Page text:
Try some other reeds and see what it sounds like - the 10M isn't overly brash/bright. And trying new reeds is cheaper than trying new mouthpieces...
Yeah, I think one day soon I'm just gonna pick up a variety of reeds and see what happens. I've been using Legere for awhile.
 

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I wish people would quit referring to "Legere" as if there is only one type of Legere reed.
Classic/ Signature/ Studio all respond and sound VERY different.
 

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I wish people would quit referring to "Legere" as if there is only one type of Legere reed.
Classic/ Signature/ Studio all respond and sound VERY different.
I agree, as with Rovner - people talk about Rovners as if they were all made of fabric not metal.

It's a habit though people do generalise. As if "Chinese" or 'Vintage" are brands.
 

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I agree, as with Rovner - people talk about Rovners as if they were all made of fabric not metal.

It's a habit though people do generalise. As if "Chinese" or 'Vintage" are brands.
Unless, of course, it's the Chinese Vintage brand.
 

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Recently watched a video with a comparison of various reeds. I was surprised at how much the various reeds affected the tone. This got me thinking as to whether there might be reeds more suitable to certain mouthpieces and horns. For example I play a Conn 10m with a 6* NY STM Otto Link. It's a fairly open and spread sound, maybe leaning towards a more dark sound. I could compliment the horn and mouthpiece I got going with a reed that is free blowing and expressive or I could try and add or subtract certain attributes of the sound using a different reeds, find a balance of push the sound in a different direction, etc. Of course we're talking subtleties, however a different reed may very well make the difference between really liking the sound of a horn or feeling it is missing something or having an undesirable aspect to the tone. Additionally it also occurred to me that some reeds may be more appropriate for small gigs where the ability to express at lower volume is desirable with a kind of a cap on how free blowing.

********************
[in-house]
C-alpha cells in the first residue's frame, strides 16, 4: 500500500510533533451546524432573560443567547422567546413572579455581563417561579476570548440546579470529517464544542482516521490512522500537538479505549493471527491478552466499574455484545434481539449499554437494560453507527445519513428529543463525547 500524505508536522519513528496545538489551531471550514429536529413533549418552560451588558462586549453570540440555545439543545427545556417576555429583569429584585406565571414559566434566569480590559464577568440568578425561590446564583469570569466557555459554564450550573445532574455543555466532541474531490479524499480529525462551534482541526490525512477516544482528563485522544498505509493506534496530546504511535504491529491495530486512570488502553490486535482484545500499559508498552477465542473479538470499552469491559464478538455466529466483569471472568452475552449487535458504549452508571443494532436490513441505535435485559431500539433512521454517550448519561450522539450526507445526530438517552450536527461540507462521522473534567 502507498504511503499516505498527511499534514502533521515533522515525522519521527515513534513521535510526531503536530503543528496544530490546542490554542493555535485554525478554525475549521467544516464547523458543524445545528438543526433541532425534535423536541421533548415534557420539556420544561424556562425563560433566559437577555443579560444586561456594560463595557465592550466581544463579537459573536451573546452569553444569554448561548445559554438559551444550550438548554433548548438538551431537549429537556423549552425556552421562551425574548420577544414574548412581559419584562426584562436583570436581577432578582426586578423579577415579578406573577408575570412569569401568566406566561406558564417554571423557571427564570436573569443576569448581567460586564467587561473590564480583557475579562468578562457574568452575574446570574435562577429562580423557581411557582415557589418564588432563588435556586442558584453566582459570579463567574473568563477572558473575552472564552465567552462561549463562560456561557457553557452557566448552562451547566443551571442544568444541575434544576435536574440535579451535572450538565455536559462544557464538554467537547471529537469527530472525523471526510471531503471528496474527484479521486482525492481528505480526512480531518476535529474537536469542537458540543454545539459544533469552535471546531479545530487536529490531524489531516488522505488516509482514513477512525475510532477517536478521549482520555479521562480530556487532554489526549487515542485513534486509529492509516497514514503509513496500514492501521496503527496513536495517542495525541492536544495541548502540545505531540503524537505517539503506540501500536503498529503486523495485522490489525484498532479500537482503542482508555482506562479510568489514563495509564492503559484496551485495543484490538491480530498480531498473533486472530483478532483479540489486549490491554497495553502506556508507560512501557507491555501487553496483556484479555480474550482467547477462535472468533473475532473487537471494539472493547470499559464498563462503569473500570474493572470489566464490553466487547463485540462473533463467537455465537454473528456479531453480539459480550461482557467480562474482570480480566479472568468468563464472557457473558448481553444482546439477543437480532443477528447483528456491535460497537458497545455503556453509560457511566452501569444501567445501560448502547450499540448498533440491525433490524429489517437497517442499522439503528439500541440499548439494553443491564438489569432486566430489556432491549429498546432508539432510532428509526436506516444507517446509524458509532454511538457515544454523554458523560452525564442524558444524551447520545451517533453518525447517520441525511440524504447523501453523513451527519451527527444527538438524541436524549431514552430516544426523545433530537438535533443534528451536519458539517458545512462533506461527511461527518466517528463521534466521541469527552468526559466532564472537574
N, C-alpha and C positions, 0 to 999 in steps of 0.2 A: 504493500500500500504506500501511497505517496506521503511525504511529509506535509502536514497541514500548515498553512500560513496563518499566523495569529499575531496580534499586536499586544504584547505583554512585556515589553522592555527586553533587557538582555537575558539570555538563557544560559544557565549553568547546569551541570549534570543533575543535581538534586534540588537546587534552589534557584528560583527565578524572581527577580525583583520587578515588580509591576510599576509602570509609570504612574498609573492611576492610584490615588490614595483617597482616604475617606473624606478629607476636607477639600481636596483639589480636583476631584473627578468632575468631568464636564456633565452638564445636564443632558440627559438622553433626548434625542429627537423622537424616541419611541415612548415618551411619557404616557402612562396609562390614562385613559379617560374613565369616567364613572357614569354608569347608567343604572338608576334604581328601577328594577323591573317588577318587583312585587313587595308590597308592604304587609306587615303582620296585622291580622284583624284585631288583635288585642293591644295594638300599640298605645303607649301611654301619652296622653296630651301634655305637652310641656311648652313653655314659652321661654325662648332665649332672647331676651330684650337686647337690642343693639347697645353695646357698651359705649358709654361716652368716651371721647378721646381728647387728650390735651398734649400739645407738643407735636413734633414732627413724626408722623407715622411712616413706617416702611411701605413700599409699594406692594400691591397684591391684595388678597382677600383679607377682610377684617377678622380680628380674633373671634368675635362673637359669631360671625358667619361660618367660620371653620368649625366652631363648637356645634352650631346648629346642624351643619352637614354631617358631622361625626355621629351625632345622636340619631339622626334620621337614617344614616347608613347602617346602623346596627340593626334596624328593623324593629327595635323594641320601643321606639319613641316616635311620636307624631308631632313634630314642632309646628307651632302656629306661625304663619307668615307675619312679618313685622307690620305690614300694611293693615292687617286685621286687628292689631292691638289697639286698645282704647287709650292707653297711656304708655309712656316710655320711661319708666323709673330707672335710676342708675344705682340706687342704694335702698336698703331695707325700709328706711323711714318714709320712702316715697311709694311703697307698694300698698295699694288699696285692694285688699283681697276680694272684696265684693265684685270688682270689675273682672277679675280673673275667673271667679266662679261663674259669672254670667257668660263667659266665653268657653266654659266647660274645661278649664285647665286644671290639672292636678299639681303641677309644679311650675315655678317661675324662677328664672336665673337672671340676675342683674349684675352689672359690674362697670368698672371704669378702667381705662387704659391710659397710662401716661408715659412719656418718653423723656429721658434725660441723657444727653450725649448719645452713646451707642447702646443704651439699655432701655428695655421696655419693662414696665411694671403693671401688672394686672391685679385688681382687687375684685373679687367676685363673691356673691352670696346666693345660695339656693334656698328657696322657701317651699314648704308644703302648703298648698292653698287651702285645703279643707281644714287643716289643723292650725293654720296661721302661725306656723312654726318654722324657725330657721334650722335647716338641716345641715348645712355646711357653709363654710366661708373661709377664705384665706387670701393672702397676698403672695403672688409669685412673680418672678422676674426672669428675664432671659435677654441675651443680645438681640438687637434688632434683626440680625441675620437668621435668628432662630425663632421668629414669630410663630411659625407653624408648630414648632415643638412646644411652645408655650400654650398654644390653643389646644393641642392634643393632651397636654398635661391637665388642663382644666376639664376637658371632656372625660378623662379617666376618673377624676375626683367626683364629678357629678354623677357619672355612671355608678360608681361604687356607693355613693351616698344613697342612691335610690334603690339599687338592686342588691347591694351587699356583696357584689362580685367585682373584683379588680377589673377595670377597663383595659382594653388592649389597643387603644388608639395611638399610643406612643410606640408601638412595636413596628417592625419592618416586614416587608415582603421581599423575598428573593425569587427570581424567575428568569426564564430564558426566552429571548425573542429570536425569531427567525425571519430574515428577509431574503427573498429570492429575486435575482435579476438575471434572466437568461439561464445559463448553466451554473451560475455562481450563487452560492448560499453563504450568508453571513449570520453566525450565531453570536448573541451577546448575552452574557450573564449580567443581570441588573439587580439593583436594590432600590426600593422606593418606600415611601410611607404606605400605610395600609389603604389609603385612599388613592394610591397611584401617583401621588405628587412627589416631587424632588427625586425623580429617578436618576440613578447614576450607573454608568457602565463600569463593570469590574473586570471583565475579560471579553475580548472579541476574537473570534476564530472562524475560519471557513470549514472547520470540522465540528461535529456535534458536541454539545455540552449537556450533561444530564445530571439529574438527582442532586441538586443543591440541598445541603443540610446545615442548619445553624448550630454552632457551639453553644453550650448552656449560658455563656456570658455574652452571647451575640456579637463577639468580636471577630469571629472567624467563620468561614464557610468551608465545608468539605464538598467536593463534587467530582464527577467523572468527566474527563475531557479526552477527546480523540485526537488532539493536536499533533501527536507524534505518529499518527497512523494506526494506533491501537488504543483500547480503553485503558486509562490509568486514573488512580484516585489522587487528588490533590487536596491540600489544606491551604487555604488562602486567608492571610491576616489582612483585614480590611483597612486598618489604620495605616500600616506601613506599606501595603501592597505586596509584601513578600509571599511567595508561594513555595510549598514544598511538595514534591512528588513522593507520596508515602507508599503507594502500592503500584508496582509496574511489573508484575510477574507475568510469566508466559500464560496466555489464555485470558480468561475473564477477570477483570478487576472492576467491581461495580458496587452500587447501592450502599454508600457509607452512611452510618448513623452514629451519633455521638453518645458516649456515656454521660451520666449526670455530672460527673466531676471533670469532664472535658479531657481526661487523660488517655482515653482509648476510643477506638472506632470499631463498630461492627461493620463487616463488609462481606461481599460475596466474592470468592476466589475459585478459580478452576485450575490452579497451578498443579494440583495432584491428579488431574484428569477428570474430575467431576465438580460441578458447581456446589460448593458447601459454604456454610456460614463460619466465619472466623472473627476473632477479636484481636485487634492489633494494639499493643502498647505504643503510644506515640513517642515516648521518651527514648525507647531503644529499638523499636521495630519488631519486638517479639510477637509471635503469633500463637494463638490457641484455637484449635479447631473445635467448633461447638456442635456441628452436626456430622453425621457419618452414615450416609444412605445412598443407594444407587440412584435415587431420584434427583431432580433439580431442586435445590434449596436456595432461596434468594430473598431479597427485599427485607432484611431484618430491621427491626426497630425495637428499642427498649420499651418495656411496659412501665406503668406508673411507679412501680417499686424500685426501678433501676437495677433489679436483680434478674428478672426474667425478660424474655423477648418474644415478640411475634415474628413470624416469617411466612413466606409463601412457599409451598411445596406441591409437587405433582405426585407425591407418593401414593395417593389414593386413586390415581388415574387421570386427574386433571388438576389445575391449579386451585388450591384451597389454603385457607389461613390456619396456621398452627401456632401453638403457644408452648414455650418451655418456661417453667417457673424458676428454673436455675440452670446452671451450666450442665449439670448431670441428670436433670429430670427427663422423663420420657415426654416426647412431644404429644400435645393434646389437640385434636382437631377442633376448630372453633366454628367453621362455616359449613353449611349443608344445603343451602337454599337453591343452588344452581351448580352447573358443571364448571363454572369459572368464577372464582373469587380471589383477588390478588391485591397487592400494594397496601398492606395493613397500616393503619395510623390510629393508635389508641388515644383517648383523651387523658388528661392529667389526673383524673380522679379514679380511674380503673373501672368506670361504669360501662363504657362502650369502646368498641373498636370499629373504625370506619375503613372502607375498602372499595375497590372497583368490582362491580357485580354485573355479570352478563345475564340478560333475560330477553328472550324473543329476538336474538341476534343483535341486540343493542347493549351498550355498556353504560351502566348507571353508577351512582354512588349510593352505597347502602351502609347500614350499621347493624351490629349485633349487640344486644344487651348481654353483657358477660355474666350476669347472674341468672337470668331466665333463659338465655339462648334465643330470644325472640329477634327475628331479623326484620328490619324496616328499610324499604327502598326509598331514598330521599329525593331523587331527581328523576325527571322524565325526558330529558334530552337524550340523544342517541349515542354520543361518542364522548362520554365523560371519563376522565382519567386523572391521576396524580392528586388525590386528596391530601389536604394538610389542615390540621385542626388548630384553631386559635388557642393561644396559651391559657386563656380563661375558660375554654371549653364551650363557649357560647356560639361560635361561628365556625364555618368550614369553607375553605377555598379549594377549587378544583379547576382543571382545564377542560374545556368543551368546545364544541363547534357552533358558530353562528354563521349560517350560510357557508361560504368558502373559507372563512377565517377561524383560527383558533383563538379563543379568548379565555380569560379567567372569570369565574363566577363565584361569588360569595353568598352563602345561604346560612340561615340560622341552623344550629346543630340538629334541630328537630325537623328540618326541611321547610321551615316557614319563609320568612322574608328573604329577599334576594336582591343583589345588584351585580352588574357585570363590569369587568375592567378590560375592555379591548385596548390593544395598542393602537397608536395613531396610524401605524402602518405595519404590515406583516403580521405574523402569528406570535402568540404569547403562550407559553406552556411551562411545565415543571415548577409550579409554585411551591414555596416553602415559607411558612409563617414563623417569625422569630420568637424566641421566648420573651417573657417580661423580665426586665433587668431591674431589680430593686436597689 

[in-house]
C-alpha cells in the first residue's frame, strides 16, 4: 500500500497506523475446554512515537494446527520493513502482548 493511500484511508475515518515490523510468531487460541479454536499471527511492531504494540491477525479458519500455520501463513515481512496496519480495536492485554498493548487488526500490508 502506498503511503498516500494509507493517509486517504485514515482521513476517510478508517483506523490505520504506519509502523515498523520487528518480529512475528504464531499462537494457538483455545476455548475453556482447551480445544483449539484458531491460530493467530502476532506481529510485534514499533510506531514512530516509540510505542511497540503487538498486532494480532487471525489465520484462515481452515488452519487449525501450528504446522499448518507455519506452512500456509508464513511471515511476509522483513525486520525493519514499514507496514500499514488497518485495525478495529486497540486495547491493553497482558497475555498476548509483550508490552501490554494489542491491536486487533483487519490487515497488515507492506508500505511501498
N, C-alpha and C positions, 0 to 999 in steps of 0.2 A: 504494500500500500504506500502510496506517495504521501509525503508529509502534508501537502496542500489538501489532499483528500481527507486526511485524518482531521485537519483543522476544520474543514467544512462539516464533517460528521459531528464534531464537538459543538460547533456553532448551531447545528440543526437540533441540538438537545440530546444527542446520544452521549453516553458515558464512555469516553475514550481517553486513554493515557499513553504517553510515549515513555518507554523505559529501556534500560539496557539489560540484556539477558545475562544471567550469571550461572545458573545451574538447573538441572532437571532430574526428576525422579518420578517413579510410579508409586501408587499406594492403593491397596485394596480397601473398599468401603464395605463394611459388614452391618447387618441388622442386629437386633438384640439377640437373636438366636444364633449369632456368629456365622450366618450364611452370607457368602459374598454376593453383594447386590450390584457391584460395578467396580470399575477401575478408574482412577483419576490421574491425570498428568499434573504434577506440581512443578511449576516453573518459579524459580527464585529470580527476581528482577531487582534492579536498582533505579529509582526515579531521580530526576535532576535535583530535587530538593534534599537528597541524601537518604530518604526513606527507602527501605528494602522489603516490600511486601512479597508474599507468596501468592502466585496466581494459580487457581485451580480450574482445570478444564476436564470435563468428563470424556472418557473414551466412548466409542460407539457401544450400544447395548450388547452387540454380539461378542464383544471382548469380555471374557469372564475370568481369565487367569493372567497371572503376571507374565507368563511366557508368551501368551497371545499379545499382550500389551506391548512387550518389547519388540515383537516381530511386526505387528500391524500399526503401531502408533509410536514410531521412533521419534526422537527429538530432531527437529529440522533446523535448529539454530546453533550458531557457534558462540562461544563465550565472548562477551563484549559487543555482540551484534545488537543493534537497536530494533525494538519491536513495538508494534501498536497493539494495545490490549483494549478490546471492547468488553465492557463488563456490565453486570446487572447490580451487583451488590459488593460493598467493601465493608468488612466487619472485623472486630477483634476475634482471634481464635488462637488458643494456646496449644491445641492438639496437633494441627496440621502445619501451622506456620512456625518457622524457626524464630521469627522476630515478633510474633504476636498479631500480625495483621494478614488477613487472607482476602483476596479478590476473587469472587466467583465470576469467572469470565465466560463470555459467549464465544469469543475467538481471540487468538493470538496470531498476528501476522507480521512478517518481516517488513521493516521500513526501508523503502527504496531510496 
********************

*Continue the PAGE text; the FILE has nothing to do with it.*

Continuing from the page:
Curious what are other people's thoughts on reed/mouthpiece/horn selection, particularly on vintage horns. Does the reed help you get a sound closer to what you want to sound like (more like Getz or more like Ben Webster, etc.) or does it change little for you?
Two things that don't matter to me are reeds and ligatures. That's not to say the quality of them doesn't matter, just the brand. As far as reeds go I feel that the sound I get from any brand is basically the same. Depending on the playability of the reed it may sound a little brighter or darker but that's just the individual reed and not the brand. My brand preference is based on which brand gives me more playable reeds per box. As far as ligatures go, they are just clamps that hold a reed on the mouthpiece. All that's really necessary is to hold the reed securely to the MP and facilitation in changing a reed relatively quickly is a plus. IMO a $15 basic 2 screw ligature is just as good as those high priced designer models.